It's a fact: almost everybody is regularly exposed to UV rays. But the risks of years of exposure to these harsh rays aren't really considered, and most people barely take enough action to shield their eyes, even if they're expecting on being outside for long periods of time. UV overexposure is dangerous and cannot be reversed, and may cause several serious, vision-stealing conditions later on in life. This means that ongoing protection from UV rays is equally important for everybody.
UV radiation, which originates mostly from the sun, is made up of two categories of harmful rays: UVA and UVB. Although only small amounts of UVA and UVB light hit the inner eye, the eye tissue is extremely susceptible to the harmful effects of their rays. Small amounts of this kind of exposure can easily lead to sunburnt eyes, or photokeratitis. When UVB rays are absorbed by the cornea, the surrounding cells are destroyed, which can be expressed as pain, blurred vision or temporary blindness. UVA rays can penetrate much deeper into the eye, which harms to the retina. Of the 20 million people with cataracts, an estimated 20 percent of cases are caused by long-term exposure to UV rays.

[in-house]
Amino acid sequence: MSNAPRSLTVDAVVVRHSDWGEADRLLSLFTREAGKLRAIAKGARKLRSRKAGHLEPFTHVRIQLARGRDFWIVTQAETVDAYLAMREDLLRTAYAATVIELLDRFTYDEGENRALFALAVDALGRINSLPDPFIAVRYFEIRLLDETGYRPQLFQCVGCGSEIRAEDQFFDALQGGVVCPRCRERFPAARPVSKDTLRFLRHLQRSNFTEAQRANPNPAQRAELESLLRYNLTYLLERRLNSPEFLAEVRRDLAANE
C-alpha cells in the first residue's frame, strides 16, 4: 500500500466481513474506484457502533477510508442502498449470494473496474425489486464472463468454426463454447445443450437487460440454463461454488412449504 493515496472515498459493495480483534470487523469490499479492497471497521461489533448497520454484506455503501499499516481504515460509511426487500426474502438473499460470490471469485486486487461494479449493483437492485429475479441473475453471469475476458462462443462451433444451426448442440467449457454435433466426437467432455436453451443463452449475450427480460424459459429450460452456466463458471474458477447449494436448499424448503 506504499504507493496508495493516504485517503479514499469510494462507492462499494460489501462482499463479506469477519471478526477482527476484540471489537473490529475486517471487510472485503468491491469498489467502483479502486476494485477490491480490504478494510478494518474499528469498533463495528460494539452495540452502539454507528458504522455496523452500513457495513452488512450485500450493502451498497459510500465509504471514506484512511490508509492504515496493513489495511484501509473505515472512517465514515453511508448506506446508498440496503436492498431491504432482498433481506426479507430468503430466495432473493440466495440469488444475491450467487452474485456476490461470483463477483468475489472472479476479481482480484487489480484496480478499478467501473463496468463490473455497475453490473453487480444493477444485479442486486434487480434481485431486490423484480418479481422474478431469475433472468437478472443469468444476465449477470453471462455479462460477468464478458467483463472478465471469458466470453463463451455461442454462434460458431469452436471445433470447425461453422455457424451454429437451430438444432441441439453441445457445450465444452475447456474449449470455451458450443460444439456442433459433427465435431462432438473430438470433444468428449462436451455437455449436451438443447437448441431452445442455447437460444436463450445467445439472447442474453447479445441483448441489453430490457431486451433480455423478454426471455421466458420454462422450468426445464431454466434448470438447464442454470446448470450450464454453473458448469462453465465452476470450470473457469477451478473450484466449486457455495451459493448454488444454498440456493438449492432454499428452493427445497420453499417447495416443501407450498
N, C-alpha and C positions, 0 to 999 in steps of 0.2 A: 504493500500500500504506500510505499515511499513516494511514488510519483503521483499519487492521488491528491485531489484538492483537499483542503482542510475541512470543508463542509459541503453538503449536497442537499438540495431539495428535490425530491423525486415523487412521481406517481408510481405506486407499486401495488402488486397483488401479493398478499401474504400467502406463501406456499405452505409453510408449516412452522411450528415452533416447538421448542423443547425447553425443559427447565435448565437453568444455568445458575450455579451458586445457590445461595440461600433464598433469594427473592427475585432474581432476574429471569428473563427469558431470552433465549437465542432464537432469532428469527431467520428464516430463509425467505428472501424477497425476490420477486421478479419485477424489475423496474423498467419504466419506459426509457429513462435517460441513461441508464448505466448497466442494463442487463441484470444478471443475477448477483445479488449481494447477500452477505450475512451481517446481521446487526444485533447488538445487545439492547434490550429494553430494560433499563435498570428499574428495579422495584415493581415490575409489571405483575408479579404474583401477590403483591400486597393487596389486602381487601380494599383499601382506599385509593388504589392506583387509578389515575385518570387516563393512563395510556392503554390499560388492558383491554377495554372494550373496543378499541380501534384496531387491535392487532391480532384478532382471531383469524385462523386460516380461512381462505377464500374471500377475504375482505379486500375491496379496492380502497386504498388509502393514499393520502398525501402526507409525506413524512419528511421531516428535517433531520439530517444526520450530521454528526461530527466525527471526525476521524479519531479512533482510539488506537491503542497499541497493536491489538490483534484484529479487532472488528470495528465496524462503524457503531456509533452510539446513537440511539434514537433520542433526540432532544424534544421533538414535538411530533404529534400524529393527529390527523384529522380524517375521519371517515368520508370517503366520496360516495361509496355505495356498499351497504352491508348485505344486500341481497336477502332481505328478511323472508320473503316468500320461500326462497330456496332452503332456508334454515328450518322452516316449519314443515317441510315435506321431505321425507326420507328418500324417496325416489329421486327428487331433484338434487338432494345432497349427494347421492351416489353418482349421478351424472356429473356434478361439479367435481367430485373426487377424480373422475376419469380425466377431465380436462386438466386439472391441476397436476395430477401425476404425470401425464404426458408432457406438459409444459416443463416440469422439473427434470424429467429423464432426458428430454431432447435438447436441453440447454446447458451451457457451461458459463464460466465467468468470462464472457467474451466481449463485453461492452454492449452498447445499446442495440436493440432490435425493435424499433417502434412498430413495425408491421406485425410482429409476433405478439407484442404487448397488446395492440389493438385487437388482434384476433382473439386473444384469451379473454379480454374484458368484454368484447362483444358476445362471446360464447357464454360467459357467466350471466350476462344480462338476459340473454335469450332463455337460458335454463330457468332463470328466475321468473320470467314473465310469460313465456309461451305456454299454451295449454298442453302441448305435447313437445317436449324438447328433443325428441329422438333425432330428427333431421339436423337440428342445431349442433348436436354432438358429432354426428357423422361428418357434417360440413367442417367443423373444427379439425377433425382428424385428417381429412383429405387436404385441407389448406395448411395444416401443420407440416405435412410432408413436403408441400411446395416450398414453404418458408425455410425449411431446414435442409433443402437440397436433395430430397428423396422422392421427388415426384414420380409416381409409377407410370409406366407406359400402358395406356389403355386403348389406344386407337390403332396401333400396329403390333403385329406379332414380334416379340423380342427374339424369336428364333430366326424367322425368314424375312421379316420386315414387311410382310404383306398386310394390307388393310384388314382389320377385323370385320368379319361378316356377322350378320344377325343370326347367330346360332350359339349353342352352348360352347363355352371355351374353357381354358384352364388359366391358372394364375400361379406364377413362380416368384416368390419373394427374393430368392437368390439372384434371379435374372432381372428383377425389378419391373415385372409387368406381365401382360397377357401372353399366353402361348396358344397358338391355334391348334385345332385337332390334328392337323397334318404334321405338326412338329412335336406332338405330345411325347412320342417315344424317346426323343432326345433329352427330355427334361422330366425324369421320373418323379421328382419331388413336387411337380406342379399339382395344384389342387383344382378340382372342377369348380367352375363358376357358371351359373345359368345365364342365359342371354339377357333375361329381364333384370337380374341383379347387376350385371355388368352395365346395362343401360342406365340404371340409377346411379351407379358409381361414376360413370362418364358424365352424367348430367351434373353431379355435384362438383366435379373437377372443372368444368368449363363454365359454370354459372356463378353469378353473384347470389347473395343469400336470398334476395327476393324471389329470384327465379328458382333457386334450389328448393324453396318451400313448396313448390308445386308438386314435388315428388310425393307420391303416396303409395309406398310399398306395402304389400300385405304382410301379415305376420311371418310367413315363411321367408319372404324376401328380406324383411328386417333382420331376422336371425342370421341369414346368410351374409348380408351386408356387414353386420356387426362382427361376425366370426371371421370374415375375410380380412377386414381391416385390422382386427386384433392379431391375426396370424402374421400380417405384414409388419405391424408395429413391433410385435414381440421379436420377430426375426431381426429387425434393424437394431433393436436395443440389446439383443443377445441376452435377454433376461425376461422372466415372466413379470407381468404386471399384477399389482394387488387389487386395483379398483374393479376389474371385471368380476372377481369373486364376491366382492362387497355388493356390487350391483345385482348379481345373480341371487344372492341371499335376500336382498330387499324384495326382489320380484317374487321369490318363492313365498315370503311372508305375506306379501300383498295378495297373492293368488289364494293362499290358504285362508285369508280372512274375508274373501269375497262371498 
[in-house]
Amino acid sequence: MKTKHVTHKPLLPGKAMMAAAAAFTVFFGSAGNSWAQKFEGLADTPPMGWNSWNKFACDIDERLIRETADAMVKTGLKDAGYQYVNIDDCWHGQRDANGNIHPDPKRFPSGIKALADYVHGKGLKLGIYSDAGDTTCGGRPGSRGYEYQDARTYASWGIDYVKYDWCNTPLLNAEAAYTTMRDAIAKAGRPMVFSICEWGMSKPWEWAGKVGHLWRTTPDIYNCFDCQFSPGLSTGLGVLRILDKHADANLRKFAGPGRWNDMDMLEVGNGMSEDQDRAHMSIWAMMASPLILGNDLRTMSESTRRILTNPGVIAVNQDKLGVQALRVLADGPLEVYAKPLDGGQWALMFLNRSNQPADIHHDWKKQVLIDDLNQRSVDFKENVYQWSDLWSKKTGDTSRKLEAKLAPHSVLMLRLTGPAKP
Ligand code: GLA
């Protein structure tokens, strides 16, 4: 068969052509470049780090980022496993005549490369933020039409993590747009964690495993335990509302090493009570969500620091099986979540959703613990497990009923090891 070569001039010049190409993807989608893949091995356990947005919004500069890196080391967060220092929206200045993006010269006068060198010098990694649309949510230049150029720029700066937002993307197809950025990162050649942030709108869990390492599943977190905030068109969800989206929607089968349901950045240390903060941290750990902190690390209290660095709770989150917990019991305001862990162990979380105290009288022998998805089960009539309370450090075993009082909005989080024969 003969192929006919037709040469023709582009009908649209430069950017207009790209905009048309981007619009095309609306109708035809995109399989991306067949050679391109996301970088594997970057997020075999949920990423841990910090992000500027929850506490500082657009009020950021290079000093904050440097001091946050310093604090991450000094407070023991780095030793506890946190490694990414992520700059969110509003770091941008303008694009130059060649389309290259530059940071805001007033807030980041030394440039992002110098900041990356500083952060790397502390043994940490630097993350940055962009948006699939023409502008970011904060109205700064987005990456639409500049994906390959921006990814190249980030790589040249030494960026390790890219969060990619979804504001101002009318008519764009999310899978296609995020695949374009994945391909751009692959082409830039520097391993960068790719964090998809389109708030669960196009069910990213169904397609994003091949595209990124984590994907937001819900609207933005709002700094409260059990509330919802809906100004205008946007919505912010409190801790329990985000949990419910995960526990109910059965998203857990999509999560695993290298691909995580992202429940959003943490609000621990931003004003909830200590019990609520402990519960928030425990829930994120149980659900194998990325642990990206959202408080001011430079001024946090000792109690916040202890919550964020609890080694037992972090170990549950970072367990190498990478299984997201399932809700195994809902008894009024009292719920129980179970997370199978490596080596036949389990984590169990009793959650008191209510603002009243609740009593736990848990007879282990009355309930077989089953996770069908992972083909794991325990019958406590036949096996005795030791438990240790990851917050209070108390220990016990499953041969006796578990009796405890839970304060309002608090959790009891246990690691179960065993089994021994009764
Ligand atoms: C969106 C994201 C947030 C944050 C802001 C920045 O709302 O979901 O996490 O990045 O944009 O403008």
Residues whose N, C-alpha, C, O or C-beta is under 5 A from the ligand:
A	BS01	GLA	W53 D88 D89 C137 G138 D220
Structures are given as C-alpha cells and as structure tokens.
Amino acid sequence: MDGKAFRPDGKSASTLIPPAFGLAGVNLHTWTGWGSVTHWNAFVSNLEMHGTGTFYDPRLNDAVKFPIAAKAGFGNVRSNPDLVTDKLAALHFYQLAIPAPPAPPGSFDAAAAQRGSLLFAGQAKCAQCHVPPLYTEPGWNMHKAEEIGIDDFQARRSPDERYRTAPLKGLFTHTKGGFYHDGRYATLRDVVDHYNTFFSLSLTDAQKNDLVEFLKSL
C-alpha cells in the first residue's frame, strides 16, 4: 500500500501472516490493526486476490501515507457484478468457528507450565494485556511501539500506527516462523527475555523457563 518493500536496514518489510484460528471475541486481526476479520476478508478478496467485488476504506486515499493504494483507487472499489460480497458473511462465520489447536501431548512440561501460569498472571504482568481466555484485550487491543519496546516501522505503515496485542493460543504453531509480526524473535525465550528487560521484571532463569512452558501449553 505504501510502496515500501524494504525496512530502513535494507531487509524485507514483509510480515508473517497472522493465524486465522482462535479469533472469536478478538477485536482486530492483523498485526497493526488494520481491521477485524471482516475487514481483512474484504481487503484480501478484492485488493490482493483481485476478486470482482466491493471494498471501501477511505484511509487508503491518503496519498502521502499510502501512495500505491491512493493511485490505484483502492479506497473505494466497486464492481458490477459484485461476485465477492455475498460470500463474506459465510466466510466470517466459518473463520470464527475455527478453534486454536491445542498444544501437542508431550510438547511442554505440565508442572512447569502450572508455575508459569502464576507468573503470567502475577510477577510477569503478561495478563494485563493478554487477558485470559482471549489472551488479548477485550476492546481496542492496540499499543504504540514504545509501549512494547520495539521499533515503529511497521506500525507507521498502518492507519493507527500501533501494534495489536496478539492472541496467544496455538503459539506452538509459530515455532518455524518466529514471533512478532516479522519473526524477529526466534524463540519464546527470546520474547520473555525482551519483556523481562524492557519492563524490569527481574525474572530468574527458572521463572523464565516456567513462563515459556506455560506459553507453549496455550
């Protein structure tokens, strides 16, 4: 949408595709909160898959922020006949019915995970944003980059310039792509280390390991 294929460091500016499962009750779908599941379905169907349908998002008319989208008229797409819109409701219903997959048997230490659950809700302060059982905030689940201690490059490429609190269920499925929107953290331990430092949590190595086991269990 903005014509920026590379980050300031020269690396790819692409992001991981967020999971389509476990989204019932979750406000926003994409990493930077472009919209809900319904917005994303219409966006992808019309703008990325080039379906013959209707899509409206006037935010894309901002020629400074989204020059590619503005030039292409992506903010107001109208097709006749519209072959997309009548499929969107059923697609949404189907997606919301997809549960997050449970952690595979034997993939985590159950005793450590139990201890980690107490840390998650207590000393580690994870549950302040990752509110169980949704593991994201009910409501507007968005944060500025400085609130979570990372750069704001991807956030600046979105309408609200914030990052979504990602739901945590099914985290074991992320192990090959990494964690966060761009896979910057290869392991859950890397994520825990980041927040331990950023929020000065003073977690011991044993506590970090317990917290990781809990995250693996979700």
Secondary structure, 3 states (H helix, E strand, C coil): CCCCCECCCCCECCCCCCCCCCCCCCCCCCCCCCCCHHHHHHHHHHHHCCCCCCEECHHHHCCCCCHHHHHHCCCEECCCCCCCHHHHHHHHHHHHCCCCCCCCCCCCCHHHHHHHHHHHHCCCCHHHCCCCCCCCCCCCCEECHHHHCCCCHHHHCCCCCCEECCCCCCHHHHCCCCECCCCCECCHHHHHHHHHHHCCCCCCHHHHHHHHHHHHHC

An ideal way to protect your eyes from UV rays is with good sunglasses. Ensure that your sunglasses or regular eyewear block 100 percent of UVA and UVB rays. An insufficient pair of sunglasses can sometimes be even worse than having nothing at all. Think about it this way: when sunglasses don't offer any UV protection, it means you're actually being exposed to more UV rays. Sunglasses that are inadequate generally reduce the light, which causes your iris to open and allow more light in. This means that more UV will be hitting your retina. Always check to make sure your sunglasses offer enough UV protection.
Make an appointment to speak with your eye care professional about all the different UV protection choices, including, but not limited to, adaptive lenses, polarized lenses and fixed tint sunglasses.